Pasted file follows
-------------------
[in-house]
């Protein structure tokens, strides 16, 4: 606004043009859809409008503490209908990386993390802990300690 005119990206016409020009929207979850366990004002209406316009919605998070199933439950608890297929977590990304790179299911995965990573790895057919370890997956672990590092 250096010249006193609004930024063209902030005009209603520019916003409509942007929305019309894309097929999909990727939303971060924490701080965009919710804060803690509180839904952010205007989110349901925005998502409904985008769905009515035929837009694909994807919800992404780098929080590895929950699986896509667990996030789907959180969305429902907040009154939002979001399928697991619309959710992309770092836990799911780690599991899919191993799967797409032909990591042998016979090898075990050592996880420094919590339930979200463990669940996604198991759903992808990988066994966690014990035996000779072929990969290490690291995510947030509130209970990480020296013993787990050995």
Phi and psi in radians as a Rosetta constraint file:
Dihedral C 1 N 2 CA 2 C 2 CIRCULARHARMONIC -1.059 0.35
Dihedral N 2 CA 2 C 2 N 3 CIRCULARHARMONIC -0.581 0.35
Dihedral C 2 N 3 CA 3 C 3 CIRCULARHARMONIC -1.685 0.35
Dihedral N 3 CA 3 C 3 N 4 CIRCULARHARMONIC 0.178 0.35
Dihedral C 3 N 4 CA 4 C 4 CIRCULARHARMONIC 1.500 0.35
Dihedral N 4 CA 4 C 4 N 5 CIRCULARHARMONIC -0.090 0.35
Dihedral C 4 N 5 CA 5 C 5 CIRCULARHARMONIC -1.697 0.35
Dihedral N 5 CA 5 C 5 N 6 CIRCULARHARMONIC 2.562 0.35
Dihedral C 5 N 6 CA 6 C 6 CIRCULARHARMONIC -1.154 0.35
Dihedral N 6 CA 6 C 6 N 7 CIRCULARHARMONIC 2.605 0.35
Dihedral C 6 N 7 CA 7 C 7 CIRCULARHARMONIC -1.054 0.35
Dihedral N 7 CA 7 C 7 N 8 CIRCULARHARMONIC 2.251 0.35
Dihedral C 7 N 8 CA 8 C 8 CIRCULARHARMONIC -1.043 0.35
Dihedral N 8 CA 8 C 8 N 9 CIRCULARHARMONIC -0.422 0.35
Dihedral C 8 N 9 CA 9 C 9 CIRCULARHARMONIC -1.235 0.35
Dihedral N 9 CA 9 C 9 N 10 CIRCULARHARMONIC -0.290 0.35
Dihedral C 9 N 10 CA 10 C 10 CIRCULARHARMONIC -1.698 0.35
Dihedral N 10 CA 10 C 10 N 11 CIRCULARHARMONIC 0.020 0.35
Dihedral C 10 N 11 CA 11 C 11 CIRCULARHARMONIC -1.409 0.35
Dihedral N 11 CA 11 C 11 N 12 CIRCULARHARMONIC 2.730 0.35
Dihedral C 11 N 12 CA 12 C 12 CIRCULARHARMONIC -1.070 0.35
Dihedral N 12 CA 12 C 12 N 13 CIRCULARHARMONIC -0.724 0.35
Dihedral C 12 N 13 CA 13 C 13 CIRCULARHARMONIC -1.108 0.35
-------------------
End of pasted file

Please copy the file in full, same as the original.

[in-house]
């Protein structure tokens, strides 16, 4: 606004043009859809409008503490209908990386993390802990300690 005119990206016409020009929207979850366990004002209406316009919605998070199933439950608890297929977590990304790179299911995965990573790895057919370890997956672990590092 250096010249006193609004930024063209902030005009209603520019916003409509942007929305019309894309097929999909990727939303971060924490701080965009919710804060803690509180839904952010205007989110349901925005998502409904985008769905009515035929837009694909994807919800992404780098929080590895929950699986896509667990996030789907959180969305429902907040009154939002979001399928697991619309959710992309770092836990799911780690599991899919191993799967797409032909990591042998016979090898075990050592996880420094919590339930979200463990669940996604198991759903992808990988066994966690014990035996000779072929990969290490690291995510947030509130209970990480020296013993787990050995």
Phi and psi in radians as a Rosetta constraint file:
Dihedral C 1 N 2 CA 2 C 2 CIRCULARHARMONIC -1.059 0.35
Dihedral N 2 CA 2 C 2 N 3 CIRCULARHARMONIC -0.581 0.35
Dihedral C 2 N 3 CA 3 C 3 CIRCULARHARMONIC -1.685 0.35
Dihedral N 3 CA 3 C 3 N 4 CIRCULARHARMONIC 0.178 0.35
Dihedral C 3 N 4 CA 4 C 4 CIRCULARHARMONIC 1.500 0.35
Dihedral N 4 CA 4 C 4 N 5 CIRCULARHARMONIC -0.090 0.35
Dihedral C 4 N 5 CA 5 C 5 CIRCULARHARMONIC -1.697 0.35
Dihedral N 5 CA 5 C 5 N 6 CIRCULARHARMONIC 2.562 0.35
Dihedral C 5 N 6 CA 6 C 6 CIRCULARHARMONIC -1.154 0.35
Dihedral N 6 CA 6 C 6 N 7 CIRCULARHARMONIC 2.605 0.35
Dihedral C 6 N 7 CA 7 C 7 CIRCULARHARMONIC -1.054 0.35
Dihedral N 7 CA 7 C 7 N 8 CIRCULARHARMONIC 2.251 0.35
Dihedral C 7 N 8 CA 8 C 8 CIRCULARHARMONIC -1.043 0.35
Dihedral N 8 CA 8 C 8 N 9 CIRCULARHARMONIC -0.422 0.35
Dihedral C 8 N 9 CA 9 C 9 CIRCULARHARMONIC -1.235 0.35
Dihedral N 9 CA 9 C 9 N 10 CIRCULARHARMONIC -0.290 0.35
Dihedral C 9 N 10 CA 10 C 10 CIRCULARHARMONIC -1.698 0.35
Dihedral N 10 CA 10 C 10 N 11 CIRCULARHARMONIC 0.020 0.35
Dihedral C 10 N 11 CA 11 C 11 CIRCULARHARMONIC -1.409 0.35
Dihedral N 11 CA 11 C 11 N 12 CIRCULARHARMONIC 2.730 0.35
Dihedral C 11 N 12 CA 12 C 12 CIRCULARHARMONIC -1.070 0.35
Dihedral N 12 CA 12 C 12 N 13 CIRCULARHARMONIC -0.724 0.35
Dihedral C 12 N 13 CA 13 C 13 CIRCULARHARMONIC -1.108 0.35